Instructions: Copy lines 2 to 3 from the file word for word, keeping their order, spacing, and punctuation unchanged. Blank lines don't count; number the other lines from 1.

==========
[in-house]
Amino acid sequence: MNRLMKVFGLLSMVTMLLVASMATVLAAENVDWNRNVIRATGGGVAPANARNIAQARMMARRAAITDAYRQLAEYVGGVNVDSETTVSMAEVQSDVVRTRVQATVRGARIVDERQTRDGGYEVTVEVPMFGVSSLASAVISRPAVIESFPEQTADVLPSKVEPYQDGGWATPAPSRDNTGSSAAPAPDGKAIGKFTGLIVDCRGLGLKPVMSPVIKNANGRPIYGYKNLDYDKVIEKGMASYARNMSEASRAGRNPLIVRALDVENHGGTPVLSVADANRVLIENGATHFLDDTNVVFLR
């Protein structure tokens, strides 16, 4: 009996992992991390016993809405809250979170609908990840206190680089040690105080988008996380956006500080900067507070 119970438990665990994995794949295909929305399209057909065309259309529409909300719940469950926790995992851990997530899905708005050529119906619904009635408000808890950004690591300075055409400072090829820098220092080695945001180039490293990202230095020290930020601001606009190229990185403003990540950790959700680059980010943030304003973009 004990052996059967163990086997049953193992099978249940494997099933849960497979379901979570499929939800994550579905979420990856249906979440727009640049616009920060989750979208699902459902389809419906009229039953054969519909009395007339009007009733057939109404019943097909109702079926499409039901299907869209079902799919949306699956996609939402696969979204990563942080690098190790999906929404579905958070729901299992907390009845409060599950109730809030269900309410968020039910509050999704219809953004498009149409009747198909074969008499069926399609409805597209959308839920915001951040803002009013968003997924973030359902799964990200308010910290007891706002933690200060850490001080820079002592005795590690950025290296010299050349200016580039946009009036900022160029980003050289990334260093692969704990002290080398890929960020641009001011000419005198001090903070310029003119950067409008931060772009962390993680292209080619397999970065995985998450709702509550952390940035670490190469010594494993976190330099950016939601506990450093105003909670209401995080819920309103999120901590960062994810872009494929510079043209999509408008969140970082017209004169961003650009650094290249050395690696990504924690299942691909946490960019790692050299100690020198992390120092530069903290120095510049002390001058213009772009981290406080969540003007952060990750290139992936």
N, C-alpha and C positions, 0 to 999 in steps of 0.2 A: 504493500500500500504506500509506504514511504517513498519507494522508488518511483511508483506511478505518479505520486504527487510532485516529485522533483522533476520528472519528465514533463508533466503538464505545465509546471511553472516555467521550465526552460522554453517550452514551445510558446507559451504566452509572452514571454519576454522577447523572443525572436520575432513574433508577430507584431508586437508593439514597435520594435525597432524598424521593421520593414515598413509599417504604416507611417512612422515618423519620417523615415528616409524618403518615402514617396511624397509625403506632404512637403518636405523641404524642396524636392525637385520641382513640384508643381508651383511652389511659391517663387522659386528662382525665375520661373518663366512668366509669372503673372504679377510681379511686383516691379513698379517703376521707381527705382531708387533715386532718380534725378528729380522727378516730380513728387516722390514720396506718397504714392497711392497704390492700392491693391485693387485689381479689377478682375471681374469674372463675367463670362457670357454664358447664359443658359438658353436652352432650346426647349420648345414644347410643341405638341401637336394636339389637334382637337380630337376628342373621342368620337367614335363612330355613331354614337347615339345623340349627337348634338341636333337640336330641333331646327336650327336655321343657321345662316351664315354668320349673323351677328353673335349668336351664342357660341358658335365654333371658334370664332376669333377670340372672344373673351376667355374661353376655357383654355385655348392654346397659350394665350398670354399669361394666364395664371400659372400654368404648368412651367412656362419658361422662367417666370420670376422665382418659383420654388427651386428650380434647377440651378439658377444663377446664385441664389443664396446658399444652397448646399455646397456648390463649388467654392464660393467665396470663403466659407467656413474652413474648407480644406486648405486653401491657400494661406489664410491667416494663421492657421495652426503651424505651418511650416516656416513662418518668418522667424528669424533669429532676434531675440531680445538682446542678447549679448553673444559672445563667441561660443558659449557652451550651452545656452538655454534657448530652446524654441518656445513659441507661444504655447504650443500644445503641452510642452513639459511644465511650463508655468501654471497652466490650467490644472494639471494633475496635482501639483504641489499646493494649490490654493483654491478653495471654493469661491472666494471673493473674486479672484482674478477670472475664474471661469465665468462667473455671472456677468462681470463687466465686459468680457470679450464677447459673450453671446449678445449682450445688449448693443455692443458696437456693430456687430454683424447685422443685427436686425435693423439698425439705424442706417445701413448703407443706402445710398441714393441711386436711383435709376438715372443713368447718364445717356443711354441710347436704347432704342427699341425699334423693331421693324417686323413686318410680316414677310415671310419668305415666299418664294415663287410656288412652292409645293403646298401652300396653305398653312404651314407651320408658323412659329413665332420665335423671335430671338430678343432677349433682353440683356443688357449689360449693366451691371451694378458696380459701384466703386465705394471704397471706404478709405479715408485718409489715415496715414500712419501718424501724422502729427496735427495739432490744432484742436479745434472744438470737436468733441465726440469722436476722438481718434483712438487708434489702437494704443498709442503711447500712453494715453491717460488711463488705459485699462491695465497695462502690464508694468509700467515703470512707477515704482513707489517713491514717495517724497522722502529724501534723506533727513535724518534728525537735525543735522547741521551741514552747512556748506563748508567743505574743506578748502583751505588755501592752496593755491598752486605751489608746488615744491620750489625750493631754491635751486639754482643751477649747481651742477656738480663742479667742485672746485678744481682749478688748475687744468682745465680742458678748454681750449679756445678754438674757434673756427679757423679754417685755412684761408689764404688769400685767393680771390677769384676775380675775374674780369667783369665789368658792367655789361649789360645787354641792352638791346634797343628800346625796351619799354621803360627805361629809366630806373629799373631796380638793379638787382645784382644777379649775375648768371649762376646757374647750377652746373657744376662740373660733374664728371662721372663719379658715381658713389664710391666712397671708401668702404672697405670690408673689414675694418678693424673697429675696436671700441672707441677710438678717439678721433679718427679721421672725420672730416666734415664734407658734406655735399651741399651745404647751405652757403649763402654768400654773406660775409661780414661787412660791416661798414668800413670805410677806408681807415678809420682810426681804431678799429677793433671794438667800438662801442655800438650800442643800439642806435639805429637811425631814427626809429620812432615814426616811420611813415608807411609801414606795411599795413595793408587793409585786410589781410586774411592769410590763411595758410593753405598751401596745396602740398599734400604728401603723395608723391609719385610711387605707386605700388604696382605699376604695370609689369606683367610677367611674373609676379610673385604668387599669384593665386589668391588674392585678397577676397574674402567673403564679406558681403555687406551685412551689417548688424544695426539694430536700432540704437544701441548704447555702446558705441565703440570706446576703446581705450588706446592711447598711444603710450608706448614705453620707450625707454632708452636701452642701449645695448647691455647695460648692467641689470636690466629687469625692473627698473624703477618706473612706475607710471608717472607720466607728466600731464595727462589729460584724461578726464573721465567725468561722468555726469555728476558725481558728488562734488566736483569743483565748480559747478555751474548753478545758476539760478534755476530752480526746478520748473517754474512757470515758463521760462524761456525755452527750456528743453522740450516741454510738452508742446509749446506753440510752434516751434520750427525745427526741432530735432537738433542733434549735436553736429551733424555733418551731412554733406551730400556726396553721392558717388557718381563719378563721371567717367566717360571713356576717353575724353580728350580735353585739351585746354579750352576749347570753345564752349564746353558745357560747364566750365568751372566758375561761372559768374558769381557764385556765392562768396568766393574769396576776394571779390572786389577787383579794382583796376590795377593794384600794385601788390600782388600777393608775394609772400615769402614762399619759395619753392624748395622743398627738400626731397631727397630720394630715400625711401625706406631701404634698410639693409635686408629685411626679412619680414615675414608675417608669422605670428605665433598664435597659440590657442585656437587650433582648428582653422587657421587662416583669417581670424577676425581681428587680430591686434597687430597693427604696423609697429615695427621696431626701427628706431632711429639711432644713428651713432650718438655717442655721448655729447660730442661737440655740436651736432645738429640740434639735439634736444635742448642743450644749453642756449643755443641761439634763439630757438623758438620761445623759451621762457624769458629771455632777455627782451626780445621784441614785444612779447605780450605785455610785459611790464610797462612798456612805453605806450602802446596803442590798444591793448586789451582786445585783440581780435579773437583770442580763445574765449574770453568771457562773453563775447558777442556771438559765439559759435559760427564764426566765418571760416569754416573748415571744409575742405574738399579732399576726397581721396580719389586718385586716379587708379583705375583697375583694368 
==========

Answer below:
Amino acid sequence: MNRLMKVFGLLSMVTMLLVASMATVLAAENVDWNRNVIRATGGGVAPANARNIAQARMMARRAAITDAYRQLAEYVGGVNVDSETTVSMAEVQSDVVRTRVQATVRGARIVDERQTRDGGYEVTVEVPMFGVSSLASAVISRPAVIESFPEQTADVLPSKVEPYQDGGWATPAPSRDNTGSSAAPAPDGKAIGKFTGLIVDCRGLGLKPVMSPVIKNANGRPIYGYKNLDYDKVIEKGMASYARNMSEASRAGRNPLIVRALDVENHGGTPVLSVADANRVLIENGATHFLDDTNVVFLR
């Protein structure tokens, strides 16, 4: 009996992992991390016993809405809250979170609908990840206190680089040690105080988008996380956006500080900067507070 119970438990665990994995794949295909929305399209057909065309259309529409909300719940469950926790995992851990997530899905708005050529119906619904009635408000808890950004690591300075055409400072090829820098220092080695945001180039490293990202230095020290930020601001606009190229990185403003990540950790959700680059980010943030304003973009 004990052996059967163990086997049953193992099978249940494997099933849960497979379901979570499929939800994550579905979420990856249906979440727009640049616009920060989750979208699902459902389809419906009229039953054969519909009395007339009007009733057939109404019943097909109702079926499409039901299907869209079902799919949306699956996609939402696969979204990563942080690098190790999906929404579905958070729901299992907390009845409060599950109730809030269900309410968020039910509050999704219809953004498009149409009747198909074969008499069926399609409805597209959308839920915001951040803002009013968003997924973030359902799964990200308010910290007891706002933690200060850490001080820079002592005795590690950025290296010299050349200016580039946009009036900022160029980003050289990334260093692969704990002290080398890929960020641009001011000419005198001090903070310029003119950067409008931060772009962390993680292209080619397999970065995985998450709702509550952390940035670490190469010594494993976190330099950016939601506990450093105003909670209401995080819920309103999120901590960062994810872009494929510079043209999509408008969140970082017209004169961003650009650094290249050395690696990504924690299942691909946490960019790692050299100690020198992390120092530069903290120095510049002390001058213009772009981290406080969540003007952060990750290139992936």